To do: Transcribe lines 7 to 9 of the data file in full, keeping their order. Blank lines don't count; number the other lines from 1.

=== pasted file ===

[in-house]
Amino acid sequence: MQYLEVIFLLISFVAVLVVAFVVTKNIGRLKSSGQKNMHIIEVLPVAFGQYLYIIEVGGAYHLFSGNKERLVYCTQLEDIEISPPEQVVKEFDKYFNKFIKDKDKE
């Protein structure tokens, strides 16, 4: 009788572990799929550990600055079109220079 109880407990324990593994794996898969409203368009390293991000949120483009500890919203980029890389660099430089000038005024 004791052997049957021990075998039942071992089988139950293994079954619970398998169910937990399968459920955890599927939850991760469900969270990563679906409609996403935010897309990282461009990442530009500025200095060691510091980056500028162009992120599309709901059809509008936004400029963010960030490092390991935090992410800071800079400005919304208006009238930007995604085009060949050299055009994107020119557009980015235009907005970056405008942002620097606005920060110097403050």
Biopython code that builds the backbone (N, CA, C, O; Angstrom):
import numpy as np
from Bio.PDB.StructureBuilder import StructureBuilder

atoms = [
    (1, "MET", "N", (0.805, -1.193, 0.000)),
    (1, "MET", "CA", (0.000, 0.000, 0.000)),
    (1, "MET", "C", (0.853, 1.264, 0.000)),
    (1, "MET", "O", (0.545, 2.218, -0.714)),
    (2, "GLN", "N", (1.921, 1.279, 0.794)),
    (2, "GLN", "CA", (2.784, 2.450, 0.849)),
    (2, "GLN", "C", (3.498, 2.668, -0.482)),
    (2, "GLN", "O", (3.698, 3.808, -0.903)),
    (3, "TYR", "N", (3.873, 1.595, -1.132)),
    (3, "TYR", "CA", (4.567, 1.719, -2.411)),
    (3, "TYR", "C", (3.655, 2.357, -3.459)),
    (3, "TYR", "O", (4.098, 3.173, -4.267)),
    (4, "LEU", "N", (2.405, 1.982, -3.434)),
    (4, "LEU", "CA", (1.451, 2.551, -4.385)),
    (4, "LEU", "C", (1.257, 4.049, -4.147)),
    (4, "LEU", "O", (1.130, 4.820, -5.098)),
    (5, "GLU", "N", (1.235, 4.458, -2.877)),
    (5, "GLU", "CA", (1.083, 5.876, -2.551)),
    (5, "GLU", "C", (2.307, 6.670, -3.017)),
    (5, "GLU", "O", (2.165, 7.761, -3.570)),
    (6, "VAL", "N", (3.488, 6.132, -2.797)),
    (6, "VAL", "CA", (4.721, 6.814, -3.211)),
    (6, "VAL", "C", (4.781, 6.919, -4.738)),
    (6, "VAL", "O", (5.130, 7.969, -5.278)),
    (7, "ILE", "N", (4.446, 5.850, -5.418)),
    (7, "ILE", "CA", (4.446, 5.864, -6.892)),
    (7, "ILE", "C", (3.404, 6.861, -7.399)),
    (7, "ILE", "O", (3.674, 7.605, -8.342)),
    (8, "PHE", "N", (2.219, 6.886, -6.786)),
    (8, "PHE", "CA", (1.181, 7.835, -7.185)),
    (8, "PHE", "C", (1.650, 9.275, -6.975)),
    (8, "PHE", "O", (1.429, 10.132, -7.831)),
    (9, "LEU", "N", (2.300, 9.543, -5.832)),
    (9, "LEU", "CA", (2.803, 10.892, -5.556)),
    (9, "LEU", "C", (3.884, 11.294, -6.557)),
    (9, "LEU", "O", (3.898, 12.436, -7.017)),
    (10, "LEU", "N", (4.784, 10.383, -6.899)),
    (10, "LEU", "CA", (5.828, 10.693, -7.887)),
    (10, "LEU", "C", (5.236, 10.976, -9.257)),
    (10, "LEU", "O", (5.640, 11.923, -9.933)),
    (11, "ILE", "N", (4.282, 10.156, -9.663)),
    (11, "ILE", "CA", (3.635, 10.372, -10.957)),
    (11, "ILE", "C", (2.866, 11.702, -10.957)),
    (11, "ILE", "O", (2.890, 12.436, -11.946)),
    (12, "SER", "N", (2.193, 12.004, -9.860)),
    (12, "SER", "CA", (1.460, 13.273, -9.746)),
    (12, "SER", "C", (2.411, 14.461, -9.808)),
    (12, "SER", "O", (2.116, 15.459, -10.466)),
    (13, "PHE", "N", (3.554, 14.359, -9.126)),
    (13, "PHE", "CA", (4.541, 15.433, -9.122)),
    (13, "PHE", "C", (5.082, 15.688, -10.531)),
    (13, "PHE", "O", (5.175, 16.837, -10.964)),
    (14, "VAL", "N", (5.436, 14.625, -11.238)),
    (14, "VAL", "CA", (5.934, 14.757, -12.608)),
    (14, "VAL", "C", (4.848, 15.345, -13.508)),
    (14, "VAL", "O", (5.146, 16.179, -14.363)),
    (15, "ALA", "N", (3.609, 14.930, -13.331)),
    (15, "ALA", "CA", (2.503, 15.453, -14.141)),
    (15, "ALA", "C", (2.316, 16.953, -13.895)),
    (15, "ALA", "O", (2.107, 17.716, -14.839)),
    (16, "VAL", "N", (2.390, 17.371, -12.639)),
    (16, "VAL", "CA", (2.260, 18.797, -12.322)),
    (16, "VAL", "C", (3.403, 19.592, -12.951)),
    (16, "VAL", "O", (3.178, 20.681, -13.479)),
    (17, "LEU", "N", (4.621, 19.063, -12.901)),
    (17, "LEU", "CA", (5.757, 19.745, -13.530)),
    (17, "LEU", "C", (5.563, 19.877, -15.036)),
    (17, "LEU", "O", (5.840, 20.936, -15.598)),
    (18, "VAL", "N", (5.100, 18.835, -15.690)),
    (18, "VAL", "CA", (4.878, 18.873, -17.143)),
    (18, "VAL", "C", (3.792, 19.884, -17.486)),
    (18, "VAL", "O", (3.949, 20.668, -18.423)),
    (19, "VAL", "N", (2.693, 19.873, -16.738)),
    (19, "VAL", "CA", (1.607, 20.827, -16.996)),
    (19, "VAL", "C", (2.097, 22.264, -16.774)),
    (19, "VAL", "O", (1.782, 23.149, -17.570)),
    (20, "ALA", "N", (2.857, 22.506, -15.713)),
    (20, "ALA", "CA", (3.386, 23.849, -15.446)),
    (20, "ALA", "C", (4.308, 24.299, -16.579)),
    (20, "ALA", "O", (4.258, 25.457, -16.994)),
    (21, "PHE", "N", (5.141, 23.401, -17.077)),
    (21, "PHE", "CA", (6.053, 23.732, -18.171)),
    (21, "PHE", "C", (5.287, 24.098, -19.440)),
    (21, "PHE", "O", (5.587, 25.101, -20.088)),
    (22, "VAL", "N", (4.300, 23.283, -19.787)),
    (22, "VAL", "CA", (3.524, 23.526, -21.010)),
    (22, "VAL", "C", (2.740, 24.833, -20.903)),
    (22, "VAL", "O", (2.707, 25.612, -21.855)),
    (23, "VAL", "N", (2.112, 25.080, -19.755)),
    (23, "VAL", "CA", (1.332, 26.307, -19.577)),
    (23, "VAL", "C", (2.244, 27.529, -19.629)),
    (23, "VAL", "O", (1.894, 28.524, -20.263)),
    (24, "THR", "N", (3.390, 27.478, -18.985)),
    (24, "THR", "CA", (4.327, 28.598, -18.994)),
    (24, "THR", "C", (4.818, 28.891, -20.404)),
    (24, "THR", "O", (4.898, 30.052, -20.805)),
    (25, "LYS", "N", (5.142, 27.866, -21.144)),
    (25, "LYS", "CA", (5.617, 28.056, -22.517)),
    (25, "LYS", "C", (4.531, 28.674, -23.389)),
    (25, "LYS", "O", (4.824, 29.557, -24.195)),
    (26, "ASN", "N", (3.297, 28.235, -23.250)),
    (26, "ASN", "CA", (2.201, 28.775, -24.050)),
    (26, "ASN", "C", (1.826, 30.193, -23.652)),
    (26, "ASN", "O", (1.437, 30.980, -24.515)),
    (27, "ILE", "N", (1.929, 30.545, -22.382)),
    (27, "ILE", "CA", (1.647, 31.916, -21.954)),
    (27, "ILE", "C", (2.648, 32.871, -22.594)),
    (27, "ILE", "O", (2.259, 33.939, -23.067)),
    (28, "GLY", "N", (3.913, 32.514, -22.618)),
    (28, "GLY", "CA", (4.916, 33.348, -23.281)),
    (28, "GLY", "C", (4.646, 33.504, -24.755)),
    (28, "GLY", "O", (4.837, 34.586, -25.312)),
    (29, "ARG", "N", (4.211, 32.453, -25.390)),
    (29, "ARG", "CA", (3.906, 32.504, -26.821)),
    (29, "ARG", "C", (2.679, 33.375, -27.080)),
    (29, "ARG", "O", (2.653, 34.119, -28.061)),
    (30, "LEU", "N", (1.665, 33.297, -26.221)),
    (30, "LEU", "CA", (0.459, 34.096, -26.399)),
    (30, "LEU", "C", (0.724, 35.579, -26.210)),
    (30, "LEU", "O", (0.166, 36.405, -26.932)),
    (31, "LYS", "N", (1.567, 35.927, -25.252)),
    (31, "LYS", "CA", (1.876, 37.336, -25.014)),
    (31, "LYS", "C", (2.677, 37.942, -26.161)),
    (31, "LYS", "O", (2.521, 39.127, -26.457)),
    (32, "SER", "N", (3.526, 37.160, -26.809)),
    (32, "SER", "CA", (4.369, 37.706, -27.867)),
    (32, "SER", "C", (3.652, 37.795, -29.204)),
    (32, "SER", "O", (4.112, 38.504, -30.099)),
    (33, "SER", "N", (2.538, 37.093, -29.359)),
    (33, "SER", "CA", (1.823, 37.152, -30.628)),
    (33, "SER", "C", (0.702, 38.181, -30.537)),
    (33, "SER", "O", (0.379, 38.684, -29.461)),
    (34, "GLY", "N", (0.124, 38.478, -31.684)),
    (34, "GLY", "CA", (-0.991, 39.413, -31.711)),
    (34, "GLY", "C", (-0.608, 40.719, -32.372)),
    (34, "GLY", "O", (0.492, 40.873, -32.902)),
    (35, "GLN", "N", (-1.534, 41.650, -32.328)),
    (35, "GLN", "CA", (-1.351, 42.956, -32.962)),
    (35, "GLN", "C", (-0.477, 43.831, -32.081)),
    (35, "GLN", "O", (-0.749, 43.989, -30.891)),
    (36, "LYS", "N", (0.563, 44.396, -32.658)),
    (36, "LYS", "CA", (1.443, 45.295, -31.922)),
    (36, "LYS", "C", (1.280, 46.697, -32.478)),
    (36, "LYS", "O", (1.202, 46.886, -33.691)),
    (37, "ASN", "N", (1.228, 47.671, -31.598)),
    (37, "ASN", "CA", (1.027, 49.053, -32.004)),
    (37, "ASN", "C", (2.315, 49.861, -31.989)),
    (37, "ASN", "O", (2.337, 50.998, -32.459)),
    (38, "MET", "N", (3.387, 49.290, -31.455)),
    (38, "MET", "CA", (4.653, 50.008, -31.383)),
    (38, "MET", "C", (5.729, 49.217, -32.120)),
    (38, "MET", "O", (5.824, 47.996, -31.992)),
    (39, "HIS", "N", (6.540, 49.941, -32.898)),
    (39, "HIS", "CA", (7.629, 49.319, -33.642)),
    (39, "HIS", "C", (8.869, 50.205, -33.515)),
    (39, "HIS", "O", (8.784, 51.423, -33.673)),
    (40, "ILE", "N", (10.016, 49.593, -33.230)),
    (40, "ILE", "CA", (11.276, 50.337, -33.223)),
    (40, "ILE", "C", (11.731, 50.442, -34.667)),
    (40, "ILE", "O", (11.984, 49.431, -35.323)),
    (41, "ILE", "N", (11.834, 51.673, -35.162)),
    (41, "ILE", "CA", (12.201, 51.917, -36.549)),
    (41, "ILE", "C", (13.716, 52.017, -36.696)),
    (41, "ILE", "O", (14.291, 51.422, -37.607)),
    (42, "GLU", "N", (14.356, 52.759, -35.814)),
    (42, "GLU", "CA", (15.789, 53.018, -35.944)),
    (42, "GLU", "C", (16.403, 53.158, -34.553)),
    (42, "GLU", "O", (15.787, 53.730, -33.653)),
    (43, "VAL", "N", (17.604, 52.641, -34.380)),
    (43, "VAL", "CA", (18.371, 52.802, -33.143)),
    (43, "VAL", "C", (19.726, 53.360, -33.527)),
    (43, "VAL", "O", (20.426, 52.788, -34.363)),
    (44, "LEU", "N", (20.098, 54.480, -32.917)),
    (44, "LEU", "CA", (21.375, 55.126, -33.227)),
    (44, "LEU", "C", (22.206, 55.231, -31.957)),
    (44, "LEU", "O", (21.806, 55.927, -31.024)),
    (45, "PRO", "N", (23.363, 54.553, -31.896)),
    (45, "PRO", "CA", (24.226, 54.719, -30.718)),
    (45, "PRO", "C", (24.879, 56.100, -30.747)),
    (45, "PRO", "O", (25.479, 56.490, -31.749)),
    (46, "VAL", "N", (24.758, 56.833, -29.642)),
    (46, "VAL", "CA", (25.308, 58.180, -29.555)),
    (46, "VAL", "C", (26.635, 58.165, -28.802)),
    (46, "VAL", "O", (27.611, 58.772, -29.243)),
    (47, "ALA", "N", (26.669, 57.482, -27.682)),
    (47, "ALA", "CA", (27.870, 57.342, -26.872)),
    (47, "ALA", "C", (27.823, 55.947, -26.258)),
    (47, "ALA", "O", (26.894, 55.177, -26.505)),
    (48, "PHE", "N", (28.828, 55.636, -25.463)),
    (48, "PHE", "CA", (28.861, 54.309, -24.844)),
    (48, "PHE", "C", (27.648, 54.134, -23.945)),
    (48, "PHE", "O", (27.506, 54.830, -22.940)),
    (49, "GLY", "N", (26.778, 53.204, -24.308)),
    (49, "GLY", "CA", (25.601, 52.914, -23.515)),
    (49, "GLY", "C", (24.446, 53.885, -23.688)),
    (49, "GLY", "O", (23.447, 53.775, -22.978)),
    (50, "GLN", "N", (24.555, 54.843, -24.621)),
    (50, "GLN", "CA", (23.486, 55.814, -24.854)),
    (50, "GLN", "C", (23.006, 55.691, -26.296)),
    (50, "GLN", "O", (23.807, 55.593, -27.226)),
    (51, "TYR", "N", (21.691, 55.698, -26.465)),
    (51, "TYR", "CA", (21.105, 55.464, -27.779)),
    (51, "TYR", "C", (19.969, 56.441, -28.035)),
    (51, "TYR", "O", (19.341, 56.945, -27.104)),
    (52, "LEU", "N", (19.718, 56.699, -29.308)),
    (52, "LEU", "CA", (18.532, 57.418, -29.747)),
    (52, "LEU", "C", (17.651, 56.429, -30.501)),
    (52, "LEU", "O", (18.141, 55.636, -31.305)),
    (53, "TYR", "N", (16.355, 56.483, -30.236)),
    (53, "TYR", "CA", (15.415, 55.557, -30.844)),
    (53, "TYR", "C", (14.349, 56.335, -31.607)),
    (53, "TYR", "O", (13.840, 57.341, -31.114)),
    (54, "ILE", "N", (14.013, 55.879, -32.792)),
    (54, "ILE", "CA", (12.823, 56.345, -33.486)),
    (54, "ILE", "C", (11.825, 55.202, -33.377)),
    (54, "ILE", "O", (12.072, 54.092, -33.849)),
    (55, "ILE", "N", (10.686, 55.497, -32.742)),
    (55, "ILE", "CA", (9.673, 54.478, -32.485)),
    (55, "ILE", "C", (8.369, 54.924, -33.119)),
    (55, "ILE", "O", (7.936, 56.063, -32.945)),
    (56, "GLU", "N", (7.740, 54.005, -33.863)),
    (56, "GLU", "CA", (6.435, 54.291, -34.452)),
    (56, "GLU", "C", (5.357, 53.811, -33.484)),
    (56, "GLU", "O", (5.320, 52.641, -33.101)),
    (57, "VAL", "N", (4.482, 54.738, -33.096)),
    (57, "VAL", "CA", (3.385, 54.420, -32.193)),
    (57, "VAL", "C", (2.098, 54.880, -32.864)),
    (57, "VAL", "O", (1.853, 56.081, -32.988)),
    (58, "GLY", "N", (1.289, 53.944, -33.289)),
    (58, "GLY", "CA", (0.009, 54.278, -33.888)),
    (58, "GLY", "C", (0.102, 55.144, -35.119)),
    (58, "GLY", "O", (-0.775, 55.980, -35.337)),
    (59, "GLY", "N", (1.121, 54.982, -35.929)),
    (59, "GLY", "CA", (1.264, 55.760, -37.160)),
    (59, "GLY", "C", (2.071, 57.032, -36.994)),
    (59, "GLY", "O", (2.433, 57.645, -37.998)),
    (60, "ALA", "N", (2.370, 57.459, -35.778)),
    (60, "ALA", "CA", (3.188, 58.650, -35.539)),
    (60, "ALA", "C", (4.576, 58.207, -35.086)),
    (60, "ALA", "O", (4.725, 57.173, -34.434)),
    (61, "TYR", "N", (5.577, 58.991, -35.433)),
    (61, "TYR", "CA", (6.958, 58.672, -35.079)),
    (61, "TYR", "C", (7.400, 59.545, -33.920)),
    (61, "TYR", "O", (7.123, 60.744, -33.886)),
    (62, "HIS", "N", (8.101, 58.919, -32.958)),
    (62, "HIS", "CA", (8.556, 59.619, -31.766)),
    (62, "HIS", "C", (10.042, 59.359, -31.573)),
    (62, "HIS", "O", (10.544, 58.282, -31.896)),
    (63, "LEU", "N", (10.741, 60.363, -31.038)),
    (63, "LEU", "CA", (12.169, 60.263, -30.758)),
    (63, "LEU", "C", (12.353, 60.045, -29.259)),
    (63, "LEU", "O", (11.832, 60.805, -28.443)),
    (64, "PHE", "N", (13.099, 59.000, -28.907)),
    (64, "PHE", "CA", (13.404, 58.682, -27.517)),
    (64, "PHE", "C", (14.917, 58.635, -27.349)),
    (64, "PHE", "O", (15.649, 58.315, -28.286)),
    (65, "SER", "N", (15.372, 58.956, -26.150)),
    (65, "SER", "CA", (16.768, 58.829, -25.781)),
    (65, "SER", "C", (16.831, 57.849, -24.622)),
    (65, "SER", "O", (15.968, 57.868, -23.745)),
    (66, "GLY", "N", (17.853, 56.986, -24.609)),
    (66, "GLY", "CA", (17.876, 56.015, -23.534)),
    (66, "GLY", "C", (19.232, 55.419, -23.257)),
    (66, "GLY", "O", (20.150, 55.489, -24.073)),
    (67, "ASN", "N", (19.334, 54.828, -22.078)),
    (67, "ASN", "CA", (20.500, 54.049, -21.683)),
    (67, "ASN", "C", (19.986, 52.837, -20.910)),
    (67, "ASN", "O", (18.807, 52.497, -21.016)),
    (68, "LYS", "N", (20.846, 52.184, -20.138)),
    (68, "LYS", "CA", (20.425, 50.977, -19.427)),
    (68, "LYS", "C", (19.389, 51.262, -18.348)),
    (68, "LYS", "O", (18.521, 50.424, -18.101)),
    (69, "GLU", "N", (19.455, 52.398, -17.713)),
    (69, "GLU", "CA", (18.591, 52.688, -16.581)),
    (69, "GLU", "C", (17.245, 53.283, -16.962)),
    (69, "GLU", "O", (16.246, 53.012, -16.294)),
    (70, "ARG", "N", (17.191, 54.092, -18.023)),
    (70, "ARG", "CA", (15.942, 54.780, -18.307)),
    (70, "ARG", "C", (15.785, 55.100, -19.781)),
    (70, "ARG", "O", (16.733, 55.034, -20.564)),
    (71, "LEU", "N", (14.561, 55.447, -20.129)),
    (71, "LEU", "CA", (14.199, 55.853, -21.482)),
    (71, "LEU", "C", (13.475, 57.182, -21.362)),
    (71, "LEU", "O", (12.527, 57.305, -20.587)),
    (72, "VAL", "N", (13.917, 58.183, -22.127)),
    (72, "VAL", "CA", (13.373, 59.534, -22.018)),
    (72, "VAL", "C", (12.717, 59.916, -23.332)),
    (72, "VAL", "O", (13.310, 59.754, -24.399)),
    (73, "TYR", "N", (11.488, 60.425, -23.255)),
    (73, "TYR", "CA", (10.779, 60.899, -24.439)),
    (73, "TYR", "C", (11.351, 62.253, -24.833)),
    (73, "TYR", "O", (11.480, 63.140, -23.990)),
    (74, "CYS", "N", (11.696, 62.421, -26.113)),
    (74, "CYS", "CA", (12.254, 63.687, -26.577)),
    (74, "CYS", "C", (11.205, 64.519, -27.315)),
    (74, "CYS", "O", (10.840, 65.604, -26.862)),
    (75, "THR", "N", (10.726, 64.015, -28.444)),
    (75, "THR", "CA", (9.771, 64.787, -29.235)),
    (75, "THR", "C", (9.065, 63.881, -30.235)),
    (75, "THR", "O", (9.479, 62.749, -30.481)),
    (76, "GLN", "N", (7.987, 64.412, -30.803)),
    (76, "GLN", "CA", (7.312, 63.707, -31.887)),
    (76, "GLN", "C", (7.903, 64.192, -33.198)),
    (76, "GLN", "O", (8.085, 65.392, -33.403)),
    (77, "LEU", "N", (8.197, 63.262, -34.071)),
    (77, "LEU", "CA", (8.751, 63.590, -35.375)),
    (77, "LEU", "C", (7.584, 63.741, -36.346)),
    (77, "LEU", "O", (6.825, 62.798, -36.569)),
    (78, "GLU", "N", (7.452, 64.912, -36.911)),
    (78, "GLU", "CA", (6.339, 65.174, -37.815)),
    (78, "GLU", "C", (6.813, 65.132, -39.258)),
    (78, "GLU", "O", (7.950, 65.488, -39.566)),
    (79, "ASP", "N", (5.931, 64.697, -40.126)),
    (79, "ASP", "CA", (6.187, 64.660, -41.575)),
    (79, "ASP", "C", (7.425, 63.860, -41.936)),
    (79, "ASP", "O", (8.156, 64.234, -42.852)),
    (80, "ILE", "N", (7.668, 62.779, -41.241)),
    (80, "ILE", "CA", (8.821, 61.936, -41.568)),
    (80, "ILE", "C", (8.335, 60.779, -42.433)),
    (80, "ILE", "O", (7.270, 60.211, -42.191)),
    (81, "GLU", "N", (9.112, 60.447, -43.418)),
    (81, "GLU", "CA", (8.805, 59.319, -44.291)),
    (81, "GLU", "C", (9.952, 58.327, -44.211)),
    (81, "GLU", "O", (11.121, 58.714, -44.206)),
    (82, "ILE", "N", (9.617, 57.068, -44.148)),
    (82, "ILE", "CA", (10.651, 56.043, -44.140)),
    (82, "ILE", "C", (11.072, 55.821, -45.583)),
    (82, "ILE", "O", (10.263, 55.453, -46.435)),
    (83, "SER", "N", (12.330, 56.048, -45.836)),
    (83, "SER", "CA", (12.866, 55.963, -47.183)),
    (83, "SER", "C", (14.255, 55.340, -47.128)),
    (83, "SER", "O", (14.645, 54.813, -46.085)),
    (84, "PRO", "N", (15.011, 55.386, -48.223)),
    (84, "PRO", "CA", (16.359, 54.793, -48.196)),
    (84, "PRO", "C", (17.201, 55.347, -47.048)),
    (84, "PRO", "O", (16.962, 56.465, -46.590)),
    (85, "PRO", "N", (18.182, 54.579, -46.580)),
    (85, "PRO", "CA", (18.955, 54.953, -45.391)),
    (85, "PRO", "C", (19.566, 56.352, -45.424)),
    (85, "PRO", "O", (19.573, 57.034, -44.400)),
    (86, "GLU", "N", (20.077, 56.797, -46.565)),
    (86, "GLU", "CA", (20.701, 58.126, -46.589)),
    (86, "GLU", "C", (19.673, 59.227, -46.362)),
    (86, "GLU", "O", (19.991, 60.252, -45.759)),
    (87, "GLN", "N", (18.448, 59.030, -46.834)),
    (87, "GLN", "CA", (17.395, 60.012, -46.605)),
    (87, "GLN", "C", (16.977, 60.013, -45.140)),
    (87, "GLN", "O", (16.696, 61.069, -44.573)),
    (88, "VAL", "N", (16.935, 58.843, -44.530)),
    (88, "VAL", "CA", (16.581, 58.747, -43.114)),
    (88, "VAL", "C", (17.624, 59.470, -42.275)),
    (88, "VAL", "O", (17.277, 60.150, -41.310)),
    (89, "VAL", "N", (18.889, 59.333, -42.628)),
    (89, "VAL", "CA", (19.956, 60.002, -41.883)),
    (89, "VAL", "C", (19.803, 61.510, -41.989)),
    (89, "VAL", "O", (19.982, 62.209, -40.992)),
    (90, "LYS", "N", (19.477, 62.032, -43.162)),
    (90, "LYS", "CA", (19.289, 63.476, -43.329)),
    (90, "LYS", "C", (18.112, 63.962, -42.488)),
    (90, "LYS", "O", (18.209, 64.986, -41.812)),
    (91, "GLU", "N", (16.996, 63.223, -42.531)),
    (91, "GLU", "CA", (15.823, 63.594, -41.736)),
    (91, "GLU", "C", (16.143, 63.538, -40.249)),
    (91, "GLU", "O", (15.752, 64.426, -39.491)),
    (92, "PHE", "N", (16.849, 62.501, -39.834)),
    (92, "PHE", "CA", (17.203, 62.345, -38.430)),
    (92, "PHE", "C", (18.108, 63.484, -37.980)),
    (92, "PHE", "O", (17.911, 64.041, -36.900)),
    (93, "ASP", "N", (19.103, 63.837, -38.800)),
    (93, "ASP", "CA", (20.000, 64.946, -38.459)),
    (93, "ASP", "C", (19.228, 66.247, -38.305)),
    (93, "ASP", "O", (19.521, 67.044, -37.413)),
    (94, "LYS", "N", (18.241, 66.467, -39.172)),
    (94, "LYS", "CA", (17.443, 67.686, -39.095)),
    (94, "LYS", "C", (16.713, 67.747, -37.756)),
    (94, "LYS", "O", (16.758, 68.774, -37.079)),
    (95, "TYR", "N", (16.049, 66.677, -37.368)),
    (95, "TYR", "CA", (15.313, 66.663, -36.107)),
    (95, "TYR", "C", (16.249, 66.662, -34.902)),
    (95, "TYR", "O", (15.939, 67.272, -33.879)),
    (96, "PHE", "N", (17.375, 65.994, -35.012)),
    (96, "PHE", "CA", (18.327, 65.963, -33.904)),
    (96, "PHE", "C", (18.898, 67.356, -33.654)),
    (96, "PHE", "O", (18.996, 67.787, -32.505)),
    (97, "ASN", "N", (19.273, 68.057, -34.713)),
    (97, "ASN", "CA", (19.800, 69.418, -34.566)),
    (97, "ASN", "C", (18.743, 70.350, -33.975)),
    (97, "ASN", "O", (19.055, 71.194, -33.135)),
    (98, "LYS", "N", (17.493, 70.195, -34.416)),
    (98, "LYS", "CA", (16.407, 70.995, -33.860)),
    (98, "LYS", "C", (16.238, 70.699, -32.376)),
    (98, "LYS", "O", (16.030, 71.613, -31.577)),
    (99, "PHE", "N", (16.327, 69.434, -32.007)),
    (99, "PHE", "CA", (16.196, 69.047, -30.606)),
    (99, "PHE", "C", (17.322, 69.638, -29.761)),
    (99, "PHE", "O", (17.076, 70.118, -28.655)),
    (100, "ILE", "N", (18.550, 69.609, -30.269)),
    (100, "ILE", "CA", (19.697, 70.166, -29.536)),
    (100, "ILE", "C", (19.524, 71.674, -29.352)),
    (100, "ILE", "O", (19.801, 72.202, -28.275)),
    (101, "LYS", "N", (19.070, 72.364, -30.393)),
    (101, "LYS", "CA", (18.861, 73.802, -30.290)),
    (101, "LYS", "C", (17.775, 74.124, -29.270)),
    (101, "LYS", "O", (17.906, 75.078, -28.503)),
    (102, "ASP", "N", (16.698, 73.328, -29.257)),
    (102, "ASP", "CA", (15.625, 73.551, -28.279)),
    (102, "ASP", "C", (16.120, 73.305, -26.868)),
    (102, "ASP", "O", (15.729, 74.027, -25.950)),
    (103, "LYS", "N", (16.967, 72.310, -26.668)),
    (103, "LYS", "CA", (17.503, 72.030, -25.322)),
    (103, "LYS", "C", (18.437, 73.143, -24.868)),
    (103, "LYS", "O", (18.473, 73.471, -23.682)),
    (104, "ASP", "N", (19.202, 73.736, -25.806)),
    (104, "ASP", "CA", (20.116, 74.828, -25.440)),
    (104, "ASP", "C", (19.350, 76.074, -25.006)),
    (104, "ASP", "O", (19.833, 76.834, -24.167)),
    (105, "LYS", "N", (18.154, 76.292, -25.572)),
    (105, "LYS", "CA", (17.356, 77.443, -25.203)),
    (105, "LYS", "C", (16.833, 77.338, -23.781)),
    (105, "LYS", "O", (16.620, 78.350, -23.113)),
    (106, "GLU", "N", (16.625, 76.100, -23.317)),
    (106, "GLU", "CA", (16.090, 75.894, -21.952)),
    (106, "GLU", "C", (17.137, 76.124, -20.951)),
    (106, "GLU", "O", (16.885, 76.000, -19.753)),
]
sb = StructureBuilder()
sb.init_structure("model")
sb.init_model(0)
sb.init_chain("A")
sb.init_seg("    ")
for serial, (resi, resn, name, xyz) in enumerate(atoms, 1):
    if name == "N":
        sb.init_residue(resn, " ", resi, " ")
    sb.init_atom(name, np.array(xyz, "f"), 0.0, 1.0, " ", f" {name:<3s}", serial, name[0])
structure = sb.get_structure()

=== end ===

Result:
atoms = [
    (1, "MET", "N", (0.805, -1.193, 0.000)),
    (1, "MET", "CA", (0.000, 0.000, 0.000)),